A proper review of Dungeons & Dragons’ latest edition would require several thousand words and a lot more play than I’ve put in so far. For now, I’ll settle for indicating what I think is most important and most interesting by way of brief comments, for good (prefaced with a +) and for ill (prefaced with a −).
+ It’s a game, not a simulation. Whether or not this is good is a matter of taste, but I’m happy because it let the designers simplify several hard-to-manage aspects of the game.
+ It’s a roleplaying game. I would never play a boardgame that is this complex, even if it featured campaign play and character advancement. Character and plot are not the most important aspects of D&D, but they heighten the game-y stakes in a way boardgames can’t manage.
+ DM advice. This is the first DMG to really explain how to be a dungeon master, instead of just supplying DM-oriented rules systems (and magic items). Conversational, direct, simple and relevant advice is littered throughout the book. A boon to new DMs, and a good reminder for us graybeards. The real gold is guidelines on how to prep for a game when you only have one, two, three or four hours.
+ Dynamic encounters. Combat where movement is tactically important, and set dressing that provides combatants with options. Not new, exactly, but explicitly called out as the thing to be done, with tips and examples. Traps that play a dynamic role in combat, too.
+ Team strategy. 3.x was mostly about the awesome individual, while 4e focuses on teamwork. This helps foster dynamic battles, too.
+ In-play tactics. What I liked even less than the individualism in 3.x was the focus on pre-play strategy in the form of character builds. In 4e, combat prowess is mostly about in-play tactics. Again, this supports dynamic play.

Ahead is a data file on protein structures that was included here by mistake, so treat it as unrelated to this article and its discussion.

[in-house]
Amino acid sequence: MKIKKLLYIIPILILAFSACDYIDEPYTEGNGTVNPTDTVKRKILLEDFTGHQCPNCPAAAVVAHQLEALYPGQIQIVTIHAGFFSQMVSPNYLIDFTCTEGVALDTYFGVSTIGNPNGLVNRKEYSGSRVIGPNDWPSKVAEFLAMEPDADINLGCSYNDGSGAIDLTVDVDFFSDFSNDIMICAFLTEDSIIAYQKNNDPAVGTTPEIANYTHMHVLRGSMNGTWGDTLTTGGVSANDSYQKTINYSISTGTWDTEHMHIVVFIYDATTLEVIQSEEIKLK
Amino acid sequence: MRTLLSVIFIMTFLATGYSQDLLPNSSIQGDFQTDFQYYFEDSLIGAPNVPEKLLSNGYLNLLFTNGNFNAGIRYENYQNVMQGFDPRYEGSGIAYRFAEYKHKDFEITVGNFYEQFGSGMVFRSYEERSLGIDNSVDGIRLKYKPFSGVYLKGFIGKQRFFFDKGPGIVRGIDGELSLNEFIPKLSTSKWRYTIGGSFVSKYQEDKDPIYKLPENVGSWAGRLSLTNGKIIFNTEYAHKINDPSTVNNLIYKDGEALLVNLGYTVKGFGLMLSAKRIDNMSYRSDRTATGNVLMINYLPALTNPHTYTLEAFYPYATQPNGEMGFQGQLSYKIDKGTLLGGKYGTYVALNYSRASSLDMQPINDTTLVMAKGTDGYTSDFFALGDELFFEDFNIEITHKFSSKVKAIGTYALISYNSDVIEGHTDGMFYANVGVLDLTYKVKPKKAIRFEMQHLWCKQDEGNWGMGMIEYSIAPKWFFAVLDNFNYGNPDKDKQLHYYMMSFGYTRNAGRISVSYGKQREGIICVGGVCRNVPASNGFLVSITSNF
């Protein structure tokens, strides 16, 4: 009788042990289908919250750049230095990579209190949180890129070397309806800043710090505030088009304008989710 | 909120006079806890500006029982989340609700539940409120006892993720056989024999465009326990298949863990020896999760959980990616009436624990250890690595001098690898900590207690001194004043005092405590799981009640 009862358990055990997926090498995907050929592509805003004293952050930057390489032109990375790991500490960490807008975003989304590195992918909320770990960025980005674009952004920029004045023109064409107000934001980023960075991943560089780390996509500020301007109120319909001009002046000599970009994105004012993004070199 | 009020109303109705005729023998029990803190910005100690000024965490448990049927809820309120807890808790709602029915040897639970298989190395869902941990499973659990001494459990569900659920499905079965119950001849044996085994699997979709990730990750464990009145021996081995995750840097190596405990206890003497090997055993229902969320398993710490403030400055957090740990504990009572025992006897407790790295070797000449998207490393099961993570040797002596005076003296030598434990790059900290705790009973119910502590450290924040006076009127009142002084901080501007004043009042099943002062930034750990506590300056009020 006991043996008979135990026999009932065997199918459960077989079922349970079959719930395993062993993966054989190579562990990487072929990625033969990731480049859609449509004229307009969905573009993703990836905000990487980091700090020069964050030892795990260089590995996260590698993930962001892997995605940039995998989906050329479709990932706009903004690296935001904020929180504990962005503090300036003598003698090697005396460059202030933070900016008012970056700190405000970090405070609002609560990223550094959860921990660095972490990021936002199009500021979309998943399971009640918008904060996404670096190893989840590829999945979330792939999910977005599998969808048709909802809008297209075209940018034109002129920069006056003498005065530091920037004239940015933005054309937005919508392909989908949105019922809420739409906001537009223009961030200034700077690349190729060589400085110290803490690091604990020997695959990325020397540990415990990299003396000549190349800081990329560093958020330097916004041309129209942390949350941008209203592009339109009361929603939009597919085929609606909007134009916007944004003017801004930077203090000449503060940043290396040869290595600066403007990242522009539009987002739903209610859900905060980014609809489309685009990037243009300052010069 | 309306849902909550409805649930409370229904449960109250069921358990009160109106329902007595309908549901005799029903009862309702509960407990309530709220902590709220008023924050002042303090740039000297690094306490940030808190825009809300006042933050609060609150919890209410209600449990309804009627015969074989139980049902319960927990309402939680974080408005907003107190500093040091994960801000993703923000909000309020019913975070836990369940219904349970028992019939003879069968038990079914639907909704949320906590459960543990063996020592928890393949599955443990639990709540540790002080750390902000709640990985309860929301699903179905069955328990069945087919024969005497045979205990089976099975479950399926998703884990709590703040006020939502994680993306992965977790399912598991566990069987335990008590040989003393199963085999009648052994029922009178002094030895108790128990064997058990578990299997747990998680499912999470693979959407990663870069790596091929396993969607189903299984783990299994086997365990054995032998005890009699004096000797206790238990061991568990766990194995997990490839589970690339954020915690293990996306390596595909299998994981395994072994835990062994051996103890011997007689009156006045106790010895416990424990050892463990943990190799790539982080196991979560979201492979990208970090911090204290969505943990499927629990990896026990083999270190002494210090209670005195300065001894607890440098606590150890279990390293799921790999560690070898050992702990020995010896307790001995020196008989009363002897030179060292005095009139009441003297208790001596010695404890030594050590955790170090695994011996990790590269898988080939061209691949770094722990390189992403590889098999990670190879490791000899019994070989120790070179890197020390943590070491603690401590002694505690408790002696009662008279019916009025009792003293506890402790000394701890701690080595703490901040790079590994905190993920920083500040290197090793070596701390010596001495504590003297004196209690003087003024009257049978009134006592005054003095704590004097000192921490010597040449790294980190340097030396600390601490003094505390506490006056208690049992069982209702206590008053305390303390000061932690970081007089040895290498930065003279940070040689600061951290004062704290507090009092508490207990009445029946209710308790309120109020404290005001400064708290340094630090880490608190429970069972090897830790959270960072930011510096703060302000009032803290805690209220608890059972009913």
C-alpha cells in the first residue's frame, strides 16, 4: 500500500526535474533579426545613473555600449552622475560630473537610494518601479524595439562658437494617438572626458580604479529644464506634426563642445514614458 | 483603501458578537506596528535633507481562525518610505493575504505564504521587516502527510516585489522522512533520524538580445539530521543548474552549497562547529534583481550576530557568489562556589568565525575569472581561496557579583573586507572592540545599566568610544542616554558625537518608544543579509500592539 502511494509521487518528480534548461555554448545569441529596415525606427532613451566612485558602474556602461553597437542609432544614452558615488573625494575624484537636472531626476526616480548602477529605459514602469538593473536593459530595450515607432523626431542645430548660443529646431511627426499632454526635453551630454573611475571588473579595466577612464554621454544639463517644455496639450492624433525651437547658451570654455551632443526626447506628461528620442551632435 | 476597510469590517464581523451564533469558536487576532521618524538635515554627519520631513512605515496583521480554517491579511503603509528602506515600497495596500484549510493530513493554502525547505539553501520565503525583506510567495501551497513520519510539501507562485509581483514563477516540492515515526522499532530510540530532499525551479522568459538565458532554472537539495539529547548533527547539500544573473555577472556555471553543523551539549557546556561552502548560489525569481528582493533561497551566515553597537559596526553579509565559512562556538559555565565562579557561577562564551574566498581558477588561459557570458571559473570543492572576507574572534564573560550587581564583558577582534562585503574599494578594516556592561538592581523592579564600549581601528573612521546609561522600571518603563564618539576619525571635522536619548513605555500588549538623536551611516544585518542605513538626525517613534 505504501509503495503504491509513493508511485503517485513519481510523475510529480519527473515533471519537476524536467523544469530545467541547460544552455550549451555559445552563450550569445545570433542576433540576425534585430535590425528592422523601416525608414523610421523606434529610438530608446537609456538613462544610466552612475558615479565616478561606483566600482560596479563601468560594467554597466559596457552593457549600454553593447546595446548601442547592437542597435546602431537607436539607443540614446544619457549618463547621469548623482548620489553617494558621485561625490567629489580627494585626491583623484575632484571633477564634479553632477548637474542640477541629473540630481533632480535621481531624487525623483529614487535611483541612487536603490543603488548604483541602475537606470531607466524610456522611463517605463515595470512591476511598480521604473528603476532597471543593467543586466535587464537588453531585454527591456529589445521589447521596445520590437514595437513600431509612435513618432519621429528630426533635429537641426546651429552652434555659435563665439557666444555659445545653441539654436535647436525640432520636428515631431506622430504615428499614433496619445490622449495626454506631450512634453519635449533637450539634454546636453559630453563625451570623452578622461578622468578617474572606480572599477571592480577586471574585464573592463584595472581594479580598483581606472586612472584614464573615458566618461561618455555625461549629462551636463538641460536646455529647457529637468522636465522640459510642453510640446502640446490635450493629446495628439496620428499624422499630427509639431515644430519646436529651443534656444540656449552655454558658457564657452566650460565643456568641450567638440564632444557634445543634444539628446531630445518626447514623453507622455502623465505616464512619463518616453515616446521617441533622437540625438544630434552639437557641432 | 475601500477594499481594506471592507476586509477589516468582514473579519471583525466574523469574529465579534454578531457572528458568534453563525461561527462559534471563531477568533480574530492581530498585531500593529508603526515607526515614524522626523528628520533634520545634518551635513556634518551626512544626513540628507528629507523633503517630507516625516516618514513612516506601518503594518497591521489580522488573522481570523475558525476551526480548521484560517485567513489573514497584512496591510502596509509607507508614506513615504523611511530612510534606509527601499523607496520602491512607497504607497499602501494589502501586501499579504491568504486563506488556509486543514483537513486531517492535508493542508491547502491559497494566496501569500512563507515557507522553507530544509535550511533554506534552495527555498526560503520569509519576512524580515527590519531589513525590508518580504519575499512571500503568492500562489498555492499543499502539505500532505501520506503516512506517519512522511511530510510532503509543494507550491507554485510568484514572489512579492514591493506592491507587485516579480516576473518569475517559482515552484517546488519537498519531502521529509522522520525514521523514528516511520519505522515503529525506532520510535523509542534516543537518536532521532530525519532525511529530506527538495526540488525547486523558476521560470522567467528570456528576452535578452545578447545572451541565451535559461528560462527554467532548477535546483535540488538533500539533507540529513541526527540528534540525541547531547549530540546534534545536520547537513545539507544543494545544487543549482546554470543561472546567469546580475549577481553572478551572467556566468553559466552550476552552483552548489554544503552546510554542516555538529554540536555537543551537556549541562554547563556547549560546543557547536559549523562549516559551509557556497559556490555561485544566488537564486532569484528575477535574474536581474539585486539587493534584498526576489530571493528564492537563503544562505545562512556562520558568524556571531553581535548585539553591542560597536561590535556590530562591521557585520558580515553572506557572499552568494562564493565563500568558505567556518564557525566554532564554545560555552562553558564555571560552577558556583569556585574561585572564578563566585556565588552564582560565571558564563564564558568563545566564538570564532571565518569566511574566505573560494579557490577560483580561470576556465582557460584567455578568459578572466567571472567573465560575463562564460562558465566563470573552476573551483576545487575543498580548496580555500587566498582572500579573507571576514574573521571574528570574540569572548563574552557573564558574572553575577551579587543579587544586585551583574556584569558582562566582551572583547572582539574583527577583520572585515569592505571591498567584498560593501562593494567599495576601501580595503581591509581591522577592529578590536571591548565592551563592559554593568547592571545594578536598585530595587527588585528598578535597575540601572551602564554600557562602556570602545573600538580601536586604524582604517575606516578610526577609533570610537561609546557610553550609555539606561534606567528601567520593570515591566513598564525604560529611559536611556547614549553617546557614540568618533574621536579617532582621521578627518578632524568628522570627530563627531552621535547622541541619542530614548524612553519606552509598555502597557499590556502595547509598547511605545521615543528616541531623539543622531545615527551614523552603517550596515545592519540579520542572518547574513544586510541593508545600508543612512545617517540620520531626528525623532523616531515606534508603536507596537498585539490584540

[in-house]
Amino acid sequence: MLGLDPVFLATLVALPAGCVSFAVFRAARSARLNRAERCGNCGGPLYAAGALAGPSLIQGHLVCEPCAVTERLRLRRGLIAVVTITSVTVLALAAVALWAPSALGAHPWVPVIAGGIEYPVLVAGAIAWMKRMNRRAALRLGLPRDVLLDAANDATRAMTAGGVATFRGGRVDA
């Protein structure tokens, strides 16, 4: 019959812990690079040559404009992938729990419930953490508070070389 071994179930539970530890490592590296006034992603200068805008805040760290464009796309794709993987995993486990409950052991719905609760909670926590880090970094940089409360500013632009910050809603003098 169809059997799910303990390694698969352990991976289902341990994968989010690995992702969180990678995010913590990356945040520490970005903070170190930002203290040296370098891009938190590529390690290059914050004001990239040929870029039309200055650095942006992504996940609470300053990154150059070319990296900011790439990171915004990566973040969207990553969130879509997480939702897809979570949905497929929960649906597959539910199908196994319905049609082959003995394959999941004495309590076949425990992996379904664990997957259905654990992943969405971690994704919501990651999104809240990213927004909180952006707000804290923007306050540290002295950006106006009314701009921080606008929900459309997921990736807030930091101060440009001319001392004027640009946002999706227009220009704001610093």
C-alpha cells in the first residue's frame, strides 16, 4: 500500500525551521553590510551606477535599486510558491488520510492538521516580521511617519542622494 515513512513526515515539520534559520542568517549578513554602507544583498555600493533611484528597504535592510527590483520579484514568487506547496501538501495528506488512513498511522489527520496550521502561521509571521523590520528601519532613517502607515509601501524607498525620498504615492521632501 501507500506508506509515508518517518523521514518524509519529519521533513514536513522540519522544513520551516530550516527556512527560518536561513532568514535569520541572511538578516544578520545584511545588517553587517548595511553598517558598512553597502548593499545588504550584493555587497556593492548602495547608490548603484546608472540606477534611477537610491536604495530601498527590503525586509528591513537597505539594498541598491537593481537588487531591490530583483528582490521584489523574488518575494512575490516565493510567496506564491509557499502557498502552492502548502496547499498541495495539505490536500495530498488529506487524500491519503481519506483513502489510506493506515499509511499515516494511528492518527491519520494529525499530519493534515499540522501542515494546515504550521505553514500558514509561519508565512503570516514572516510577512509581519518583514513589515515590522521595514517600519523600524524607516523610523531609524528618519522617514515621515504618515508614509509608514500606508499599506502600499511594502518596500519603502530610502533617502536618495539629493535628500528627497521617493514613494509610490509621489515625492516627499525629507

+ Push, Pull & Slide. An obvious idea, but it does a lot to avoid “line up and slug it out” combats.
+ Page 42. Page 42 of the Dungeon Master’s guide has the understated, but very cool, guidelines for unconventional actions in combat; that is, stunting. One page is all it takes to tell the DM how to handle a PC that wants to swing from a chandelier or kick a chair into an opponent. It tells you to make that stuff cool and effective, too.
+ Encounter design. I have room for improvement, but it is possible to create balanced, interesting encounters on the fly in 4e.
+ Monster design. In a pinch, I could stat up a new monster during a short break in play. Once you know the direction you want to go in, it rarely takes more than 15 minutes to stat up an idea, and 5 minutes is not uncommon. The Monster Manual isn’t redundant, but it’s possible to run a session without it, too.
− Trap design. Sadly, the trap design rules got cut at the last minute from the DMG. Then again, the design guidelines published in Dragon magazine recently were uninspired, too. Comprehensive trap design guidelines would be a huge boon to DMs.
+ Monster roles. This is a small thing, but the added level of transparency makes it easier to run a combat quickly and smoothly.
+ Minions. A great way to let the PCs look like action heroes, and a great way to stage huge battles.
− Solo brutes. The flipside of minions are solos, monsters that are intended to act as an entire encounter by themselves. Unfortunately, a single monster drains some of the dynamism from the system, and fights can go on. Brutes do a lot to exaggerate these effects.
+ Multiple stat blocks for most types of monster. A kobold is not just a kobold. He may be a Kobold Dragonshield or a Kobold Slinger or a Kobold Dragonpriest. Classic monsters don’t get stale in an encounter or two, and you don’t have to spend an hour leveling each one up to get there.
+ Shifty & Mob Attack. Which is to say that the humanoid races are no longer one fungible whole differentiated only by fluff and hit dice. Kobolds have different powers, and therefore different tactics, than Gnolls, which are different than Hobgoblins, which are different than Goblins, which are different than Dwarfs.
+ Dragons. Dragons are a credible, if tough, foe at any level of play, and you’re not beating up on hatchlings at low levels, either. It only makes sense, what with their status as the marquee monster in the game.
− Not enough types of monster. 3-10 monsters of each level isn’t enough, especially at the lowest levels. A new DM has to lean heavily on goblins and kobolds, or else leap into monster design right away. You can pick monsters from a 4-5 level span, so it’s not a complete disaster, but in the long run things could get stale.
+ Class Powers. Character customization, cool colour and tactical decisions in one nifty package. 3.x feats writ large.